The reexamination of these two questions is an ongoing process, and the tensions behind these two sets of interests can lead to some fractious confrontations–ask the folks at C2NET, the Berkeley service provider that was sued for contributory copyright infringement claims in 1996 by the Software Publishers Association even though there was zero evidence that the company had even come close to infringement, contributory or otherwise. In the spirit of helping you speak freely on the Net while avoiding similar confrontations, my research assistant, Tess Koleczek, and I have distilled commonsense guidelines we call "A Good Citizen's Guide to Copyright on the Web (Or, How to Link Friendly and Influence People)," version 1.6. The philosophy behind these guidelines is not to tell you what you can get away with but to encourage you to treat copyright holders in the online world as friends and co-participants in this great social experiment we call the Internet rather than adversaries. The guide is designed to explain what we think it takes to make someone a good neighbor when dealing with other people's copyright interests in cyberspace.
You may already have a pretty good idea of the ways you can use the World Wide Web to benefit your business or enhance your personal enjoyment of the Internet. You may even already know something about how powerful and flexible the Web can be when it comes to capturing material off the Web and reshaping it for your own use. But when you're staring all that exciting potential in the face, you may find it easy to forget something very important: Just because new tools empower you to use the Web in creative new ways, it doesn't mean you should be using it in ways that hurt other people's rights and interests. And it especially doesn't mean you automatically have a legal right to do anything you want with the material you access.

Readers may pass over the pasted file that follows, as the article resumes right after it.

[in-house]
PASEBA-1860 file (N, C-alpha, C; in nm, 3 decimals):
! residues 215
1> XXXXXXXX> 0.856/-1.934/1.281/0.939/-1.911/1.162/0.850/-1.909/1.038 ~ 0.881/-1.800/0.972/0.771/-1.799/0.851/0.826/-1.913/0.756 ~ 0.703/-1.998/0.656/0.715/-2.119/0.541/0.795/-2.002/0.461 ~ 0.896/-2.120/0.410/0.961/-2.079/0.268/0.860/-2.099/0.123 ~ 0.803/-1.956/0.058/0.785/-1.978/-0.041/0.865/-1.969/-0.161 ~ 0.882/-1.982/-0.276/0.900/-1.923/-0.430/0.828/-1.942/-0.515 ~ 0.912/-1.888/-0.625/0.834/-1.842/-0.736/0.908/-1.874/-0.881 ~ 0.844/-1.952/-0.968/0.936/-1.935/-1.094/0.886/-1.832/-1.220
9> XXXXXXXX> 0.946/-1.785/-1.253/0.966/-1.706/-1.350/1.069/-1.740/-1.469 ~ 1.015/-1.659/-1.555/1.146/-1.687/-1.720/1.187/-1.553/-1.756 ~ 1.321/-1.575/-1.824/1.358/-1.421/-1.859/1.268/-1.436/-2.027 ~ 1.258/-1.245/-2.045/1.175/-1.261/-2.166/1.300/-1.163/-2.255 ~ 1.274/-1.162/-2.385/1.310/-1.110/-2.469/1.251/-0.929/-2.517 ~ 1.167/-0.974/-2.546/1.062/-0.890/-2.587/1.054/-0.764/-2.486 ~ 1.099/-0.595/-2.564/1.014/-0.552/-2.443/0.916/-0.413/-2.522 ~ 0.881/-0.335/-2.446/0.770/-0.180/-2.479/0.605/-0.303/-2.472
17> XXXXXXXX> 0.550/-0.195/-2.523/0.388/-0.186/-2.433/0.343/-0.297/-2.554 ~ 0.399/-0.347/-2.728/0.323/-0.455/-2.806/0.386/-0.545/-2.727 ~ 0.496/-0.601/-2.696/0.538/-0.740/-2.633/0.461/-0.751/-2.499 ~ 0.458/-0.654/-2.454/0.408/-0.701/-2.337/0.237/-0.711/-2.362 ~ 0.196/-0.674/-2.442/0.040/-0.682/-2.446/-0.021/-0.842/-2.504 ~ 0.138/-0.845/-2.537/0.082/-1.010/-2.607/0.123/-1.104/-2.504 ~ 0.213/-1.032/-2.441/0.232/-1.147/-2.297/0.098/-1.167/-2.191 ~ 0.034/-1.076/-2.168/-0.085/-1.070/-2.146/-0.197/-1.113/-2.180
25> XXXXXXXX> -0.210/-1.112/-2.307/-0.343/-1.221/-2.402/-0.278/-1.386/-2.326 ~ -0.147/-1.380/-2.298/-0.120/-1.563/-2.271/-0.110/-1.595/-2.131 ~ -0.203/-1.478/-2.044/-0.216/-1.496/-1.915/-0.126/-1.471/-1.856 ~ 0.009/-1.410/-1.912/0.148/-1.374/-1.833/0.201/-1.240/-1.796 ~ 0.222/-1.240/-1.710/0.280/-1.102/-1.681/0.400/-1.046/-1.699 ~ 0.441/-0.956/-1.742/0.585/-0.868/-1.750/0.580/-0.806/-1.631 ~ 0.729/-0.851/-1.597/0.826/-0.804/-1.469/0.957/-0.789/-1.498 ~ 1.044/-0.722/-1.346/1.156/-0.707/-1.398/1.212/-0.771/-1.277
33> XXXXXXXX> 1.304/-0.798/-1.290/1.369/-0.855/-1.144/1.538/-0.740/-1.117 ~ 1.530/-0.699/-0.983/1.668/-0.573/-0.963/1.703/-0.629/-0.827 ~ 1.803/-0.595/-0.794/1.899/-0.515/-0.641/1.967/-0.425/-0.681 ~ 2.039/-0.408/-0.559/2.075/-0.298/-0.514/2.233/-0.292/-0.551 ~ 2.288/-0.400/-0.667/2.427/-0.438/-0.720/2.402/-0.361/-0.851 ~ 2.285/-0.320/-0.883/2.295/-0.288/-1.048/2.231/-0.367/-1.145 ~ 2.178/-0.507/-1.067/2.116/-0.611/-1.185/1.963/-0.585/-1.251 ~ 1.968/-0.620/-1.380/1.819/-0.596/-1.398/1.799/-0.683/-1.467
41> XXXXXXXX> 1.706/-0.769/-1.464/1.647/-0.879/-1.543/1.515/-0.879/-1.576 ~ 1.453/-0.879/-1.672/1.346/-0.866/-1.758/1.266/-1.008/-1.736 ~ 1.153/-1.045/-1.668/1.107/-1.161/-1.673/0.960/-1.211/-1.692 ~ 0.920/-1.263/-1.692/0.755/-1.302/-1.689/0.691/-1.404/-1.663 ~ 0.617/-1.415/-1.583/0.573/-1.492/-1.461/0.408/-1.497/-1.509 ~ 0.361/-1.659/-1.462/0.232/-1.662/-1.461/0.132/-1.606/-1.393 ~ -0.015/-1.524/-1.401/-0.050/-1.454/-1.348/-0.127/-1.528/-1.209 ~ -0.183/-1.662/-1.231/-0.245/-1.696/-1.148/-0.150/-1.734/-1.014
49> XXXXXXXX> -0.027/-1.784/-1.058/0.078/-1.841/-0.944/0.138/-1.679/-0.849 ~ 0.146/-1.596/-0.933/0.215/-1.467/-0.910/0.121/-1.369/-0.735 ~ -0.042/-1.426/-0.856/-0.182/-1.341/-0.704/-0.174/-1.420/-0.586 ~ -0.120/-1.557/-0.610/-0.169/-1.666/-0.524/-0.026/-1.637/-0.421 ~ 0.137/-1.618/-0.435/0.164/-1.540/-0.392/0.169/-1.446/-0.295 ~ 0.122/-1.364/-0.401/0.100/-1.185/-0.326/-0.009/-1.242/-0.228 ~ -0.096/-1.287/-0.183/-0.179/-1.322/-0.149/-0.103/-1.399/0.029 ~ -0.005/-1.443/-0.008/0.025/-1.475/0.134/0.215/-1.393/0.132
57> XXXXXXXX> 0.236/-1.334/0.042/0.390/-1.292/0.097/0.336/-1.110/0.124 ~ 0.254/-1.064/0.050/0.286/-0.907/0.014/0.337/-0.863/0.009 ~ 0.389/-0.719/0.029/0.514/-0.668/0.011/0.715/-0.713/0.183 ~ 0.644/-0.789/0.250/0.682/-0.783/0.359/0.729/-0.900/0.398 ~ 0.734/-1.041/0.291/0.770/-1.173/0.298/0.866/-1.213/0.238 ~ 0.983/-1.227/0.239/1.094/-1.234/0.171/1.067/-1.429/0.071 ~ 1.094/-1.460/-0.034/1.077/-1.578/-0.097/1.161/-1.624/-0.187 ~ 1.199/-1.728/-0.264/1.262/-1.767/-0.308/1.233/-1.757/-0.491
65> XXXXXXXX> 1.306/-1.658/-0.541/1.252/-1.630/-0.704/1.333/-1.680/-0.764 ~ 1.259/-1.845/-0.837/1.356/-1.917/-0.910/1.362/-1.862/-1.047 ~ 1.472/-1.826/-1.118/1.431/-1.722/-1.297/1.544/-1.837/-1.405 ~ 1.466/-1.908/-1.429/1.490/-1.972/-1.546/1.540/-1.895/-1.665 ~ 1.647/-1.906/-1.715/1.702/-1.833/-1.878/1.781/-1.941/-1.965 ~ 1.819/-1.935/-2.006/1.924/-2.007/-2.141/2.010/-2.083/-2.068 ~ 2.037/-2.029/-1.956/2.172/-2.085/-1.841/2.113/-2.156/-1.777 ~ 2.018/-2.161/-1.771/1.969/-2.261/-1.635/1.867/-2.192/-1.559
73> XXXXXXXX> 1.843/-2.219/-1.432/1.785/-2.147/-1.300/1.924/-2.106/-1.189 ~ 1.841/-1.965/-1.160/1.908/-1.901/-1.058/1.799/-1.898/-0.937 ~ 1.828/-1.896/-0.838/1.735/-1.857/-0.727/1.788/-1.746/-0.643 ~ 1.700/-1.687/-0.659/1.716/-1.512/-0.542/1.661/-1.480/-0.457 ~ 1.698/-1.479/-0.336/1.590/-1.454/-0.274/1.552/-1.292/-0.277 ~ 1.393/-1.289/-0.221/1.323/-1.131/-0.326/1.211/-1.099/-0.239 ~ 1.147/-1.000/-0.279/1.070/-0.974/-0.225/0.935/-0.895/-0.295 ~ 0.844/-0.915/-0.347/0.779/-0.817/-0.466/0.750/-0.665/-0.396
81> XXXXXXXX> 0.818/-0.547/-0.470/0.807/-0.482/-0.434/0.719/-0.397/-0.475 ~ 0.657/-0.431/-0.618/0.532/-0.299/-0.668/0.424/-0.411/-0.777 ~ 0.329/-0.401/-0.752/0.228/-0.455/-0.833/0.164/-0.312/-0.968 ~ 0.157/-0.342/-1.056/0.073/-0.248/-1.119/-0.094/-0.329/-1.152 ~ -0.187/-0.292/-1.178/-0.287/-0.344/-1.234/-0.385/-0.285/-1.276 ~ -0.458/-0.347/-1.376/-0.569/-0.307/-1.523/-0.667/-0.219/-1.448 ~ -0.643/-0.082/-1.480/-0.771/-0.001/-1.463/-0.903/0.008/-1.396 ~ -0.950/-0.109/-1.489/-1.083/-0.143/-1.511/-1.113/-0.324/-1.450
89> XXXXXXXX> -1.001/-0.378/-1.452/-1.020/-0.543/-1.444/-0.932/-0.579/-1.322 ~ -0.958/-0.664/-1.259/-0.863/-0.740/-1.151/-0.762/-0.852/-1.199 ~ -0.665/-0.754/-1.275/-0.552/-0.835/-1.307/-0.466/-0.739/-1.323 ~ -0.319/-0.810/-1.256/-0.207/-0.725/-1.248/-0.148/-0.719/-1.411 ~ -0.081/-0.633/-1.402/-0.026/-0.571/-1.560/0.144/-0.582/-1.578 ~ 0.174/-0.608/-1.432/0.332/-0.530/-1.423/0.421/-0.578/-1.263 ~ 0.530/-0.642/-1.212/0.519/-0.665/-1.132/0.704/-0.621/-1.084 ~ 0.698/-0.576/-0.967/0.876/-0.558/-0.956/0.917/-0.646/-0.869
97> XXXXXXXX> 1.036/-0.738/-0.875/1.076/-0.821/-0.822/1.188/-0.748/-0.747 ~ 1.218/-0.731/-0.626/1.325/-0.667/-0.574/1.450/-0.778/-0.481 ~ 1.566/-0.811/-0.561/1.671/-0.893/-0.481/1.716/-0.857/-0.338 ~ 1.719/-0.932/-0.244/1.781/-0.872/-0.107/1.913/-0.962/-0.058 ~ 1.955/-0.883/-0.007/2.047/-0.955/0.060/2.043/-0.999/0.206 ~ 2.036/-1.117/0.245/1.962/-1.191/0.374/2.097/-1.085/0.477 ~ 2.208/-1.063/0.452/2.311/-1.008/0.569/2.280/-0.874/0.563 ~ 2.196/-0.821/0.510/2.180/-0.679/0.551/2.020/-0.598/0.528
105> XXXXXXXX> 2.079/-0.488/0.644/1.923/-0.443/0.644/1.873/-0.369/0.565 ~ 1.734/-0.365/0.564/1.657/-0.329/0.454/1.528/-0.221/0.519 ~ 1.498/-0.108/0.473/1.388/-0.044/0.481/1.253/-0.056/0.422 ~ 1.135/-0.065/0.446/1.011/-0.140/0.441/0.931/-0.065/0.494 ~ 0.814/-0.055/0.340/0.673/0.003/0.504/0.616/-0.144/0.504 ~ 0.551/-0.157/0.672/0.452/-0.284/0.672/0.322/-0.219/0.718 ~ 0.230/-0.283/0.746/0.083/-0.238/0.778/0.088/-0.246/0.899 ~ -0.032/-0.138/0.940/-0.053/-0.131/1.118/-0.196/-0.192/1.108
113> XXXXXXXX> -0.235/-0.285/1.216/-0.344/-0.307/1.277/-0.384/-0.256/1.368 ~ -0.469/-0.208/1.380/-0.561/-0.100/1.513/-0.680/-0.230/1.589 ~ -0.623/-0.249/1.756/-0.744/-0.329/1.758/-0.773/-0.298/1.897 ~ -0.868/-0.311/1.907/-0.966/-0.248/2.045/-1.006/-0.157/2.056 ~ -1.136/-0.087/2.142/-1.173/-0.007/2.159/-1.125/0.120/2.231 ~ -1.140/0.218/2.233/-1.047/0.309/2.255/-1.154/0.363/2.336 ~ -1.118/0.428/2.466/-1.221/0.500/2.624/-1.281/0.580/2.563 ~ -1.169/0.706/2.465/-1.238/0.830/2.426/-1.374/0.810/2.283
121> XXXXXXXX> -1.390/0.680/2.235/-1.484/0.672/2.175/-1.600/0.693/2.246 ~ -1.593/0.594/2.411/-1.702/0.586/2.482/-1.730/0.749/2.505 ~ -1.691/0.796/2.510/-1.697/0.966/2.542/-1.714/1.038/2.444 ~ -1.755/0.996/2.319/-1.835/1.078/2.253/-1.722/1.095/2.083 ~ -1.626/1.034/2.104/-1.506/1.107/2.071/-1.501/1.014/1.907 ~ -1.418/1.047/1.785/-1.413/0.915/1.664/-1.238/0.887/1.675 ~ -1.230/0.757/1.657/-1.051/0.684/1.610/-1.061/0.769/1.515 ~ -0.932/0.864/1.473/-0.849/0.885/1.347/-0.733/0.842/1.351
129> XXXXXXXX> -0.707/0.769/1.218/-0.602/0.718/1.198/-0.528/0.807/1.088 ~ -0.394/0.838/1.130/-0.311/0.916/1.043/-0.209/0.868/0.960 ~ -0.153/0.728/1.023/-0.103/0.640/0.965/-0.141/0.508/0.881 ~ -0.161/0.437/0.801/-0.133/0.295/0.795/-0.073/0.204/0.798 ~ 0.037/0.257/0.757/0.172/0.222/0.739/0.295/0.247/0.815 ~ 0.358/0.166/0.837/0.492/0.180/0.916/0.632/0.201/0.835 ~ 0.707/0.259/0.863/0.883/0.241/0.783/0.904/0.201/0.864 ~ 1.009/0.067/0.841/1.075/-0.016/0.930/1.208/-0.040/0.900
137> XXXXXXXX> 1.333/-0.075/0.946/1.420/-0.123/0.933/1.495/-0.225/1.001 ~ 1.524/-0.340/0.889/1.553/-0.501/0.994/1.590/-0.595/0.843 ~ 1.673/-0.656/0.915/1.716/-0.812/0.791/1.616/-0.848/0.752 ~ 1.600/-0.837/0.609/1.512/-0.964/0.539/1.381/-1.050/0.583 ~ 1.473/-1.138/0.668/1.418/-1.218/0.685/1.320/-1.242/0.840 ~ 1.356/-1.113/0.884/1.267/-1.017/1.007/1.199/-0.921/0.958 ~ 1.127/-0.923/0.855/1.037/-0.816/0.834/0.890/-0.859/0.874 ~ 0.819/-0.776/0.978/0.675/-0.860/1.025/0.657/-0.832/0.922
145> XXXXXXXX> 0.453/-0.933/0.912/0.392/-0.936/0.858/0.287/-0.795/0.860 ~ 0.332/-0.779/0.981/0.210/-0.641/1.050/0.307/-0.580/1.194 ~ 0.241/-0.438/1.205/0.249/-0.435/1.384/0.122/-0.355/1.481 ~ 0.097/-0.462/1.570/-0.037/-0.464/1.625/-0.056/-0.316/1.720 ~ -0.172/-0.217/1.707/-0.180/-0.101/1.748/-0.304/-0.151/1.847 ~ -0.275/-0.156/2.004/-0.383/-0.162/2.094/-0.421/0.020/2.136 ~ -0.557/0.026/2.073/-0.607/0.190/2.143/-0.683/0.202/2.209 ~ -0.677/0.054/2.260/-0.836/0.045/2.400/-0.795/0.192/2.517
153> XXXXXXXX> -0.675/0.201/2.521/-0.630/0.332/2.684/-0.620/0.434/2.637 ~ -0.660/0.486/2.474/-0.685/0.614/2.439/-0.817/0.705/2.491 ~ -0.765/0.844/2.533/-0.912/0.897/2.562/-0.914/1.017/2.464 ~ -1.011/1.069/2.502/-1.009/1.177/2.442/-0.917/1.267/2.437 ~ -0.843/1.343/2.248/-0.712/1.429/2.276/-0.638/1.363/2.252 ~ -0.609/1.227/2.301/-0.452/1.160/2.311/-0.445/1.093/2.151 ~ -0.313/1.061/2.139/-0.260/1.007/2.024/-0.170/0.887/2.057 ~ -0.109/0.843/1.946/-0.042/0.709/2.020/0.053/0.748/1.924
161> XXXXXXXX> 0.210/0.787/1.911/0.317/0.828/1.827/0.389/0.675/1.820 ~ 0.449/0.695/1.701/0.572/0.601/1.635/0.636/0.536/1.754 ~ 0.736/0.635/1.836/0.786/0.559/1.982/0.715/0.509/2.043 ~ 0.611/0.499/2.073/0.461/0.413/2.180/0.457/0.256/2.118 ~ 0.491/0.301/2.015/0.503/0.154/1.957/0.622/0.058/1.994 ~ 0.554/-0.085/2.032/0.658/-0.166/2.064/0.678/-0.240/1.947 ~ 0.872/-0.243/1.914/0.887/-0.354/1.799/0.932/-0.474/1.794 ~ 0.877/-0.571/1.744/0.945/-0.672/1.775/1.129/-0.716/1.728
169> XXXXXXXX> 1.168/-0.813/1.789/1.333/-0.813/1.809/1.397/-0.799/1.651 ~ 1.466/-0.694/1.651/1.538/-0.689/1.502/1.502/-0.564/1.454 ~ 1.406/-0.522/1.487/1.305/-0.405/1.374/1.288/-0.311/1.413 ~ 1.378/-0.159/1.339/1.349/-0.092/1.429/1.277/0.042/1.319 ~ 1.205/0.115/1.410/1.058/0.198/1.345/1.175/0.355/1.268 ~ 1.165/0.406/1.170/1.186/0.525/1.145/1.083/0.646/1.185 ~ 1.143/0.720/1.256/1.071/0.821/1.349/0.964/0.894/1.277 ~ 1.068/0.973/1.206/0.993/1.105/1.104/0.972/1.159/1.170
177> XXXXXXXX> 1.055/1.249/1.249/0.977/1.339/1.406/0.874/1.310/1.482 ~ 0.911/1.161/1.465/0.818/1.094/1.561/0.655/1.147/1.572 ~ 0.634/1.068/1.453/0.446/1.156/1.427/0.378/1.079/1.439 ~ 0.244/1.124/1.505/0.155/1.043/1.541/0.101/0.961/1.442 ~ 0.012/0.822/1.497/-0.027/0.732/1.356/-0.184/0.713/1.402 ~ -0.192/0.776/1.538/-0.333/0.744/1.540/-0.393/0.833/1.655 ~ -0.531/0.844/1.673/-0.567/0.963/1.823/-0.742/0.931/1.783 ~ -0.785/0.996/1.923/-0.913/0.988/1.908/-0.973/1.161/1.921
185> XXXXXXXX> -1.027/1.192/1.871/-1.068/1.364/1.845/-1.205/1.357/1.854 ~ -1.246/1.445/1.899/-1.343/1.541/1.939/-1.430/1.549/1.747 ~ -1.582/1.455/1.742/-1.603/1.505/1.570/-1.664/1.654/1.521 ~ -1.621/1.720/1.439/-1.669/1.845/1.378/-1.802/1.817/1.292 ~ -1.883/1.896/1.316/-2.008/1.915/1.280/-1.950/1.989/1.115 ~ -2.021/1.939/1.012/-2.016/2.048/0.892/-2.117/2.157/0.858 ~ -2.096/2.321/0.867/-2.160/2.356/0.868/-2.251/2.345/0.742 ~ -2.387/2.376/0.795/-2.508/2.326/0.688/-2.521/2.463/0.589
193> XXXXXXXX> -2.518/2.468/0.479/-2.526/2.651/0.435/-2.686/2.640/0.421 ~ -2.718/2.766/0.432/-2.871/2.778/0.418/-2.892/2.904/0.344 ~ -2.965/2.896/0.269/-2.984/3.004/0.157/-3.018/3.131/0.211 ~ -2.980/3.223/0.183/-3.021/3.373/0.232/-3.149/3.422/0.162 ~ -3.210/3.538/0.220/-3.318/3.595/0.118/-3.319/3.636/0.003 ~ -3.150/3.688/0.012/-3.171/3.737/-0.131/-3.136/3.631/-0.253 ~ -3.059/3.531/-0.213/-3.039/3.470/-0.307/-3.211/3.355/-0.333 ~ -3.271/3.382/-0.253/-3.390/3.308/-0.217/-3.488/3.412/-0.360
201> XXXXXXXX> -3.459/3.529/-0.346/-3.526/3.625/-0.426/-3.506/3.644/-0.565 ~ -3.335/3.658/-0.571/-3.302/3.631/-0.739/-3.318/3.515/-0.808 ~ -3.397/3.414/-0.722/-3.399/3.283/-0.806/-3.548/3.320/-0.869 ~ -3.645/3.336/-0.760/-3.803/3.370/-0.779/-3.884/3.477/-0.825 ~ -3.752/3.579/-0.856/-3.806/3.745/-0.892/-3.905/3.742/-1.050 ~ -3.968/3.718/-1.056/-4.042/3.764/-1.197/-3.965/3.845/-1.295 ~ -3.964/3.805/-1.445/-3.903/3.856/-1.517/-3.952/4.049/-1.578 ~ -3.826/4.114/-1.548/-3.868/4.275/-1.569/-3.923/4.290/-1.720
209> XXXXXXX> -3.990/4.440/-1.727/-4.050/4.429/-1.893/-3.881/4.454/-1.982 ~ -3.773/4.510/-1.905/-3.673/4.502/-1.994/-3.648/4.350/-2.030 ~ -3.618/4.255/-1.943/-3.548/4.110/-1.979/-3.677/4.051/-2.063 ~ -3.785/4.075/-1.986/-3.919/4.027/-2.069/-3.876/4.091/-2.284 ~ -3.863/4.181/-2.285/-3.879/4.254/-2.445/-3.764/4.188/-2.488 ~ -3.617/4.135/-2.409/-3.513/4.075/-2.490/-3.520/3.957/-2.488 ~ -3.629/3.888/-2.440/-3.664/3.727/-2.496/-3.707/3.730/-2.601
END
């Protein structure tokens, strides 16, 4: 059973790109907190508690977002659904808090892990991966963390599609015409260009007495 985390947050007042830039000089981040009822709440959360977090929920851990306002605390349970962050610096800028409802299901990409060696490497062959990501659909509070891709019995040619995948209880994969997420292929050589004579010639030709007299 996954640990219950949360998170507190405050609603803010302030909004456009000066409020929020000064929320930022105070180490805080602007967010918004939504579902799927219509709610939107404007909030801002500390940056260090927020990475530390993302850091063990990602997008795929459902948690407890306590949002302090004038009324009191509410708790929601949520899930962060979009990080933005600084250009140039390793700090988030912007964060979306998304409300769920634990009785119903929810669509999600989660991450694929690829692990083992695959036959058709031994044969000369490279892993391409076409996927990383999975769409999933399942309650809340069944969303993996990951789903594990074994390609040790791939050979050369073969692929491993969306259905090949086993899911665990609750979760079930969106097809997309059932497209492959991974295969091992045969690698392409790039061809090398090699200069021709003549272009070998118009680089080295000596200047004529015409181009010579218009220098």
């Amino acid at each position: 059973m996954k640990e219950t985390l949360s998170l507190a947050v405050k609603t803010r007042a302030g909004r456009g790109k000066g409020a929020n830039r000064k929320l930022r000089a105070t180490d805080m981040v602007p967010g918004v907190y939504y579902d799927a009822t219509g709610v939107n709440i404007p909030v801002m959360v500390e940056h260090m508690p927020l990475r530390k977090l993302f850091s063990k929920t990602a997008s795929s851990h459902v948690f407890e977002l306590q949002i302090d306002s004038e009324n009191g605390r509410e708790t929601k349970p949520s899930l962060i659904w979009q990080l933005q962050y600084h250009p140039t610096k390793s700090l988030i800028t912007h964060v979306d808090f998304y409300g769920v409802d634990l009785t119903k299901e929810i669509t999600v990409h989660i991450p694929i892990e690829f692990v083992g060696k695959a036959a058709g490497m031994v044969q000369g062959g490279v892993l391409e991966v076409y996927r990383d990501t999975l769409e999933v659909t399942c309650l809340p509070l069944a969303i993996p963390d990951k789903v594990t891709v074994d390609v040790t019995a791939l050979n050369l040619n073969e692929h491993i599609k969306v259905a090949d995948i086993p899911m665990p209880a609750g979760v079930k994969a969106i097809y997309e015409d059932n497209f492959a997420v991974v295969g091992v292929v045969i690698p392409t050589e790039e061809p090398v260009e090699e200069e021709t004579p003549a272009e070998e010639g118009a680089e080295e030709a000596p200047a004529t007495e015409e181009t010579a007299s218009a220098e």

Of course, we can't be your lawyers for you, so you shouldn't take what we're about to tell you as the legal advice that will help you out of your particular fix. But we can help you be aware of how to avoid some common pitfalls in copyright law by offering the following guidelines, which we've tried to translate into ordinary human-speak. We'd like it if you followed these rules, not only because they'll help you keep out of legal trouble, but also because it would help show the world that the Internet and Web-exploiting software can be used wisely and responsibly. We can't guarantee that these rules will keep all trouble from your doorstep, of course. But we're hoping that if we can start a general movement to treat copyrights with a little bit of extra niceness, the Web and the Net will be better places for us all. So peruse the following guidelines, and think about the ways you can be a "friendly linker."
1) Linking to other sites, even without express permission, is generally OK. But it is important to distinguish linking to a Web site from making a copy. Absent some explicit restriction on the part of the copyright holder, you can link to his or her page, and you have an implied license to make the copies that are made automatically when your browser or other software contacts the site. Making additional copies beyond that, however, is generally verboten, absent permission from the person who holds the relevant copyrights. (See below for some exceptions.)
If you do happen to receive a request from the copyright holder of the page asking you to "unlink" from the site, it is generally good "netiquette" to respect that request, whatever the reason for it, and remove any link. But this needn't be a hard-and-fast rule. For example, your link to a political opponent's page may be used to illustrate a particular criticism: If you are pro-choice, you might want to link to an anti-abortion page (or vice versa) in order to make your point. Such criticisms, even with the attendant links, and absent any defamatory or libelous remarks, are generally OK.
2) Don't try to pass off someone else's material as your own. It doesn't matter whether you're linking or just plain copying–copyright law is all about making sure the person who holds the copyright for a particular work has the primary control over it and gets the primary benefit from it.
3) When in doubt, ask permission. If you would like to use someone's material, the most logical step is to ask–but be sure that the person from whom you are obtaining permission is authorized to give it.